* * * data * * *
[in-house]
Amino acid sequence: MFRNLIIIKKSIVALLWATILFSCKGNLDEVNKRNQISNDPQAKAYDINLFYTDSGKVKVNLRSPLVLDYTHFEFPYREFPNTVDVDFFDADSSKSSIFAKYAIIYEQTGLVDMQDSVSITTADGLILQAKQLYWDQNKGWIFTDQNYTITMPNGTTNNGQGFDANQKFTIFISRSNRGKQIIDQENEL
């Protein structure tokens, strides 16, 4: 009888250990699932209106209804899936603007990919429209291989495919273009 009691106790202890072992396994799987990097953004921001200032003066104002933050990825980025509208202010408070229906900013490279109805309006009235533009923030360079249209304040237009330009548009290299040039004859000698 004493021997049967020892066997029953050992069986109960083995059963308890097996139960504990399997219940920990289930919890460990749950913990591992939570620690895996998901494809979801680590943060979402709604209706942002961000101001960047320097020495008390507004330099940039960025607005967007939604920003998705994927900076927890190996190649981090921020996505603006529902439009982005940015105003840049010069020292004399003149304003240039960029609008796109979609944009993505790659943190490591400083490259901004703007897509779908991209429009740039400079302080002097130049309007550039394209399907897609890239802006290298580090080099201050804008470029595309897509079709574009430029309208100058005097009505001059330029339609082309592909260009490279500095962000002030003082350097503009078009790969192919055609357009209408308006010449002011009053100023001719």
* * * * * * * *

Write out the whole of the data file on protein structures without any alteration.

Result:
[in-house]
Amino acid sequence: MFRNLIIIKKSIVALLWATILFSCKGNLDEVNKRNQISNDPQAKAYDINLFYTDSGKVKVNLRSPLVLDYTHFEFPYREFPNTVDVDFFDADSSKSSIFAKYAIIYEQTGLVDMQDSVSITTADGLILQAKQLYWDQNKGWIFTDQNYTITMPNGTTNNGQGFDANQKFTIFISRSNRGKQIIDQENEL
């Protein structure tokens, strides 16, 4: 009888250990699932209106209804899936603007990919429209291989495919273009 009691106790202890072992396994799987990097953004921001200032003066104002933050990825980025509208202010408070229906900013490279109805309006009235533009923030360079249209304040237009330009548009290299040039004859000698 004493021997049967020892066997029953050992069986109960083995059963308890097996139960504990399997219940920990289930919890460990749950913990591992939570620690895996998901494809979801680590943060979402709604209706942002961000101001960047320097020495008390507004330099940039960025607005967007939604920003998705994927900076927890190996190649981090921020996505603006529902439009982005940015105003840049010069020292004399003149304003240039960029609008796109979609944009993505790659943190490591400083490259901004703007897509779908991209429009740039400079302080002097130049309007550039394209399907897609890239802006290298580090080099201050804008470029595309897509079709574009430029309208100058005097009505001059330029339609082309592909260009490279500095962000002030003082350097503009078009790969192919055609357009209408308006010449002011009053100023001719």